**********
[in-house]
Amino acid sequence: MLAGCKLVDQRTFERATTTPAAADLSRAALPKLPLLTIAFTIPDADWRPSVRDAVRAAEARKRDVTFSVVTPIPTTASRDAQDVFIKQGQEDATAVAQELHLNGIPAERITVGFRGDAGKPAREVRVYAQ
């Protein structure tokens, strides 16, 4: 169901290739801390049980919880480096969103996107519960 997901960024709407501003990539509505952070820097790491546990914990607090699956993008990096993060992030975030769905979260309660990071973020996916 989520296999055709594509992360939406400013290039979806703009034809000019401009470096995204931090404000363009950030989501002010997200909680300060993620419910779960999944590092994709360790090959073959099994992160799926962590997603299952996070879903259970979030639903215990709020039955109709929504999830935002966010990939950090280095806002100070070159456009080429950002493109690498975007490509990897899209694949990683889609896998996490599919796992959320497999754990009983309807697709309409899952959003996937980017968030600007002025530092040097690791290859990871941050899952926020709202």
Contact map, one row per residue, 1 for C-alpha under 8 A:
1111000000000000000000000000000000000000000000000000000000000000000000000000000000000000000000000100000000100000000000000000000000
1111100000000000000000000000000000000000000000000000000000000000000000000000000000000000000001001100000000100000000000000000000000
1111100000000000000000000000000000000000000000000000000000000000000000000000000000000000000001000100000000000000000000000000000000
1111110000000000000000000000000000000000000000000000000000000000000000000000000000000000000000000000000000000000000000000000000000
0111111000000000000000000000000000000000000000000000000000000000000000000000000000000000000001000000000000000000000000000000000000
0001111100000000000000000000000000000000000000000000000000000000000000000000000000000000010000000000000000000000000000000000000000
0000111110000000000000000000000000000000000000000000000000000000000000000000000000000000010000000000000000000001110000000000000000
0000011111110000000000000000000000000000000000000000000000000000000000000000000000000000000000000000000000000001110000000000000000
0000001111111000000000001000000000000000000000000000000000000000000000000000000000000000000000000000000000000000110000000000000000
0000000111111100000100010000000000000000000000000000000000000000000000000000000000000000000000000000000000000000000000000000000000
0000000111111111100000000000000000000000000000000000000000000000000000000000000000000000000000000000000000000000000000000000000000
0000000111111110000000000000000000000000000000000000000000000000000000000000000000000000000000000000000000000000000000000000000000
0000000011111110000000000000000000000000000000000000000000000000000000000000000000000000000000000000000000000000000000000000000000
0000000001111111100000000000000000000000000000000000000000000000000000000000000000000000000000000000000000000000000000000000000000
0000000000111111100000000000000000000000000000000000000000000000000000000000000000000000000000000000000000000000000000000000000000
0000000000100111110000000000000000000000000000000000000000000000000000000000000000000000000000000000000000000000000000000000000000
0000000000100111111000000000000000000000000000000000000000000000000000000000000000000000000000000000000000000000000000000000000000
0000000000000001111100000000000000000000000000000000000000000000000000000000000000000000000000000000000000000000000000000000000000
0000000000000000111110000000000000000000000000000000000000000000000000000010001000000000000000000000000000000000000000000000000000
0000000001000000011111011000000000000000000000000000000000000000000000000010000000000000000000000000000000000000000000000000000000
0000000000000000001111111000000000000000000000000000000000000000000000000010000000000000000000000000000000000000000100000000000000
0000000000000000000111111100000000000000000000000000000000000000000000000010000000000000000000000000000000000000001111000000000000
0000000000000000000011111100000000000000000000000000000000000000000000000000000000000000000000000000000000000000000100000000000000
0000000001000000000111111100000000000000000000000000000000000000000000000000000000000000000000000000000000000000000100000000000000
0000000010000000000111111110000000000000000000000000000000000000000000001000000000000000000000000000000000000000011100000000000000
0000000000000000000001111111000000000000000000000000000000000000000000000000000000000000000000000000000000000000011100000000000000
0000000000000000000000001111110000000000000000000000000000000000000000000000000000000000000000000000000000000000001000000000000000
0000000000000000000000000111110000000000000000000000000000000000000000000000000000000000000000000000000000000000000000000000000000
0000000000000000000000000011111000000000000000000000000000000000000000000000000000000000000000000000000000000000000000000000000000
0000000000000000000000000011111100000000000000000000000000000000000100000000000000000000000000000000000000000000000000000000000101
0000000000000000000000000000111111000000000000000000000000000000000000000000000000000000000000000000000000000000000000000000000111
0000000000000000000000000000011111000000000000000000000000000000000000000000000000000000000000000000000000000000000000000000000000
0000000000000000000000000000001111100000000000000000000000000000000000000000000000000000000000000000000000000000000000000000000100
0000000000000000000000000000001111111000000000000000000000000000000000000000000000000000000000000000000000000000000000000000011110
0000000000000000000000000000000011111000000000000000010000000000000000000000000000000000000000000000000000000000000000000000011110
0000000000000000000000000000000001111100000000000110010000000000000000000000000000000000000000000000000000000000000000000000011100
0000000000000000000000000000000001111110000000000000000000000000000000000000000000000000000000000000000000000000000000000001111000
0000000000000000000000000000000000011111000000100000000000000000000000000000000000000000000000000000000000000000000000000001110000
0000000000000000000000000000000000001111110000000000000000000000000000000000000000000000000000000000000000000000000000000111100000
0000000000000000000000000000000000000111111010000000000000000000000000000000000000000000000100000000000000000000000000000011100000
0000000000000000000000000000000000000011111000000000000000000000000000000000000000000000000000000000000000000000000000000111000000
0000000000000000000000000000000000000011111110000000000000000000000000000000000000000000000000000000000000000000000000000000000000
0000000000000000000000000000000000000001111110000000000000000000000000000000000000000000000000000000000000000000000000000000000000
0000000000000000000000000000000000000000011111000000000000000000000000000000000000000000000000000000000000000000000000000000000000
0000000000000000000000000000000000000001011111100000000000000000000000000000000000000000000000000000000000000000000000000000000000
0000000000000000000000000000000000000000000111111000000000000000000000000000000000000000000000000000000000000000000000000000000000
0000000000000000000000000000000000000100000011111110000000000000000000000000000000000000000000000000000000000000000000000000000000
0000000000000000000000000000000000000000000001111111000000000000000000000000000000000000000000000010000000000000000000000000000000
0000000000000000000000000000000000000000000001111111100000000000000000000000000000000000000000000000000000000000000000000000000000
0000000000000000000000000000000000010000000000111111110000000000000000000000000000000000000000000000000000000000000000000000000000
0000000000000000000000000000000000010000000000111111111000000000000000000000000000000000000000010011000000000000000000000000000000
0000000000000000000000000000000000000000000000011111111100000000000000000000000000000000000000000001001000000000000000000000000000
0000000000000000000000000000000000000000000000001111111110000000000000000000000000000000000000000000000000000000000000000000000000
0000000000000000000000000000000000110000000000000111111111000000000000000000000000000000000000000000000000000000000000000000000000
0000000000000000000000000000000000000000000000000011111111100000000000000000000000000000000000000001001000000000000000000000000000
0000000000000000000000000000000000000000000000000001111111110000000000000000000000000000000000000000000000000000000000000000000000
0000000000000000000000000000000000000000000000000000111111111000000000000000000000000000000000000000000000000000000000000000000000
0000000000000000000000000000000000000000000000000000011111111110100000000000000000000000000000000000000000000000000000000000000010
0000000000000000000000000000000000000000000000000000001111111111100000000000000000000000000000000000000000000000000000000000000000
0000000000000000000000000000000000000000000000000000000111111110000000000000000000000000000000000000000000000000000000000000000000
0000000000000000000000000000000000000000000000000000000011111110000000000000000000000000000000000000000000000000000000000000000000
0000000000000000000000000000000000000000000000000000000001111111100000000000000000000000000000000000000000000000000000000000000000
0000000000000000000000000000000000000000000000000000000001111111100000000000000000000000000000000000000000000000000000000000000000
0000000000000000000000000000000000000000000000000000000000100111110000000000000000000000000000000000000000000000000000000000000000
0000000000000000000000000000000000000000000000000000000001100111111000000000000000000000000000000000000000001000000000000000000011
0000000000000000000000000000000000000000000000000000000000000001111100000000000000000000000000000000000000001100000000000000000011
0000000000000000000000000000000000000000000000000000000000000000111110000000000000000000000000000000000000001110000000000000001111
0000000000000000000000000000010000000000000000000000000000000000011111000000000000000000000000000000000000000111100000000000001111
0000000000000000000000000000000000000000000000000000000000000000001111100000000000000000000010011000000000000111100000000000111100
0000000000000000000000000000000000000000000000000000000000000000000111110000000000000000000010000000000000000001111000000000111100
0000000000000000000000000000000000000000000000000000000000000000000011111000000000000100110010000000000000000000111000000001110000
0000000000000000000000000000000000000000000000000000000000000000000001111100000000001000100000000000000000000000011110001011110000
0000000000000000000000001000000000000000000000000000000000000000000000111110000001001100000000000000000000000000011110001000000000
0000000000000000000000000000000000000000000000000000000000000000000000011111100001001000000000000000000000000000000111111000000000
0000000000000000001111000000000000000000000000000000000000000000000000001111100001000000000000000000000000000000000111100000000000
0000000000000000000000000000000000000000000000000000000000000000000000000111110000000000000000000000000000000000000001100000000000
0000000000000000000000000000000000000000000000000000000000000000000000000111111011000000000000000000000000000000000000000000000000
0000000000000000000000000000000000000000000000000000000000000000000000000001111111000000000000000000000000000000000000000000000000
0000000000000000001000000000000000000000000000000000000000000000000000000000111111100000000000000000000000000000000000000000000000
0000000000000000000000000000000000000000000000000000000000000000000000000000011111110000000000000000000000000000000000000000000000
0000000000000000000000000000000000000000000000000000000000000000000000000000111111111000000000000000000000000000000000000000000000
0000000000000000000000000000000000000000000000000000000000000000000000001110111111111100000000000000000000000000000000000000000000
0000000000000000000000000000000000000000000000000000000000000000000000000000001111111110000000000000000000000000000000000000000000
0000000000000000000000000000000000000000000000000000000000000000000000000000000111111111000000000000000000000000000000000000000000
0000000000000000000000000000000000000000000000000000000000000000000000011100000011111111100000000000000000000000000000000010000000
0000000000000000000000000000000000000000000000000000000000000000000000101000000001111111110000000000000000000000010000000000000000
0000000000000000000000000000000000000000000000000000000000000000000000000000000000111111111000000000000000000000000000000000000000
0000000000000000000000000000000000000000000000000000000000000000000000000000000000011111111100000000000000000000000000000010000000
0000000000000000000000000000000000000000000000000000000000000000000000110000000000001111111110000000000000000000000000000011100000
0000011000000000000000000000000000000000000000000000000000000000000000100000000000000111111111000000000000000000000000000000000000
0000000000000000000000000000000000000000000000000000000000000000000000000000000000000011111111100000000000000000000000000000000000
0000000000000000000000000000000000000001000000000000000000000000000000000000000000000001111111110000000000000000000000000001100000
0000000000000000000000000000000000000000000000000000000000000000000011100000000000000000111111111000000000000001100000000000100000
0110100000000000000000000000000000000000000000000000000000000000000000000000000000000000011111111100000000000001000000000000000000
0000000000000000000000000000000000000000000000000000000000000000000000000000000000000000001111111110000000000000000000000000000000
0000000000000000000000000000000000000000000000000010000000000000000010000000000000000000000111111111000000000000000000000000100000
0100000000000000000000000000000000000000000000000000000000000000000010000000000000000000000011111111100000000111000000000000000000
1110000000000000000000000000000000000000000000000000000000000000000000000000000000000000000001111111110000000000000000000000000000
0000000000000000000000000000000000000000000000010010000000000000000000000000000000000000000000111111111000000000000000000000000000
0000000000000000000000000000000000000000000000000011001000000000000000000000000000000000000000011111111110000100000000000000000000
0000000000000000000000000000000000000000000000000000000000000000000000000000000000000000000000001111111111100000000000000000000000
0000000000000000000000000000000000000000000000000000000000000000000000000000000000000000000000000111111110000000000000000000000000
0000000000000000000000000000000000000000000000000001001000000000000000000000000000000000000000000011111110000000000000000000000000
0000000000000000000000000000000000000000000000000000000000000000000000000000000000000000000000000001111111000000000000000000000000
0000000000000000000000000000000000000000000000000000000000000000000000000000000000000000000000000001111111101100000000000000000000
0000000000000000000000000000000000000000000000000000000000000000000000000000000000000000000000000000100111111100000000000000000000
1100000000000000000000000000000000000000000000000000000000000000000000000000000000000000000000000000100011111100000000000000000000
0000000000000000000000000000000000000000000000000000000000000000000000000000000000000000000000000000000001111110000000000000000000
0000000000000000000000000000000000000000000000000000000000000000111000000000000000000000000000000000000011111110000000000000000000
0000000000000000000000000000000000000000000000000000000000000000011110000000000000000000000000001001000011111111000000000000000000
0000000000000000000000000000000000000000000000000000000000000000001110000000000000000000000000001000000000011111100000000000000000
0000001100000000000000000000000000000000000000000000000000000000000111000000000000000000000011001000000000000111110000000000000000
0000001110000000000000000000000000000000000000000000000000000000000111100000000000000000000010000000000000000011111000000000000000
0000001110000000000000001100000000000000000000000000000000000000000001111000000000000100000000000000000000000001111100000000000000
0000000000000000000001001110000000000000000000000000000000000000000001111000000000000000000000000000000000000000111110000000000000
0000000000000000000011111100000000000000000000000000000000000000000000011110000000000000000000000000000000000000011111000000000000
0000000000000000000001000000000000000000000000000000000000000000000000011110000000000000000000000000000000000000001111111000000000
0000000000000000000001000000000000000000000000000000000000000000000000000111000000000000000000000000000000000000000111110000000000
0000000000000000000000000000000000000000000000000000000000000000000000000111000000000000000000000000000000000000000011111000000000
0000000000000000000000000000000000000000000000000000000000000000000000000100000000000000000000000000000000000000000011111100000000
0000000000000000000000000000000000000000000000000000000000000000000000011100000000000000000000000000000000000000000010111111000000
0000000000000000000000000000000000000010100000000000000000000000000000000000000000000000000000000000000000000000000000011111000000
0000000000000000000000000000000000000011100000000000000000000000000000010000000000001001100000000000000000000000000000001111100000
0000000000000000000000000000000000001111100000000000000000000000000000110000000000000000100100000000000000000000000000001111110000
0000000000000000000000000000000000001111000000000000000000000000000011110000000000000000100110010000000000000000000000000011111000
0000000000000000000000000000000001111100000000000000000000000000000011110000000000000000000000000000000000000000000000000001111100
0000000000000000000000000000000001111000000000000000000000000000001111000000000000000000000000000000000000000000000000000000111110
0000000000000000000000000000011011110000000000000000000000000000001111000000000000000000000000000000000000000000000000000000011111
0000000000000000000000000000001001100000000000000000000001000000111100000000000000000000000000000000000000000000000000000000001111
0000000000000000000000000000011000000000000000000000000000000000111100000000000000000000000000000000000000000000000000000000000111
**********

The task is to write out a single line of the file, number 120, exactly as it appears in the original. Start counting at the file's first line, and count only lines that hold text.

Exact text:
0000000000000000000011111100000000000000000000000000000000000000000000011110000000000000000000000000000000000000011111000000000000